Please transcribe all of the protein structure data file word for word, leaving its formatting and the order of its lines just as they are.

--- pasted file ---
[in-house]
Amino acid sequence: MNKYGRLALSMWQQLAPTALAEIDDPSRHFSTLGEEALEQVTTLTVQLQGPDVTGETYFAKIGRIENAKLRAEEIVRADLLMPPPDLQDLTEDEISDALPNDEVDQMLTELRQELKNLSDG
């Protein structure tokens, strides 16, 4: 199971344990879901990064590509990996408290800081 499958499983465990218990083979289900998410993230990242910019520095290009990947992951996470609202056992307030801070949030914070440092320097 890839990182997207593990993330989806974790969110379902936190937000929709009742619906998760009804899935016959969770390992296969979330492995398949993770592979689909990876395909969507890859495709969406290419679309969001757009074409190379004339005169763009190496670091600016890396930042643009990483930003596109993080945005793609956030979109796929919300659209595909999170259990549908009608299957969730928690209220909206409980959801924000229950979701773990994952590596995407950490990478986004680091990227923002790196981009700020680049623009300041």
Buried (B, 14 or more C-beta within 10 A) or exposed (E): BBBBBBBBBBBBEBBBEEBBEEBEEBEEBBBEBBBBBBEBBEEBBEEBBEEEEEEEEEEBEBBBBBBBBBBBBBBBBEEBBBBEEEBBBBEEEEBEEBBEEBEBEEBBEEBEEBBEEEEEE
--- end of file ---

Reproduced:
[in-house]
Amino acid sequence: MNKYGRLALSMWQQLAPTALAEIDDPSRHFSTLGEEALEQVTTLTVQLQGPDVTGETYFAKIGRIENAKLRAEEIVRADLLMPPPDLQDLTEDEISDALPNDEVDQMLTELRQELKNLSDG
């Protein structure tokens, strides 16, 4: 199971344990879901990064590509990996408290800081 499958499983465990218990083979289900998410993230990242910019520095290009990947992951996470609202056992307030801070949030914070440092320097 890839990182997207593990993330989806974790969110379902936190937000929709009742619906998760009804899935016959969770390992296969979330492995398949993770592979689909990876395909969507890859495709969406290419679309969001757009074409190379004339005169763009190496670091600016890396930042643009990483930003596109993080945005793609956030979109796929919300659209595909999170259990549908009608299957969730928690209220909206409980959801924000229950979701773990994952590596995407950490990478986004680091990227923002790196981009700020680049623009300041």
Buried (B, 14 or more C-beta within 10 A) or exposed (E): BBBBBBBBBBBBEBBBEEBBEEBEEBEEBBBEBBBBBBEBBEEBBEEBBEEEEEEEEEEBEBBBBBBBBBBBBBBBBEEBBBBEEEBBBBEEEEBEEBBEEBEBEEBBEEBEEBBEEEEEE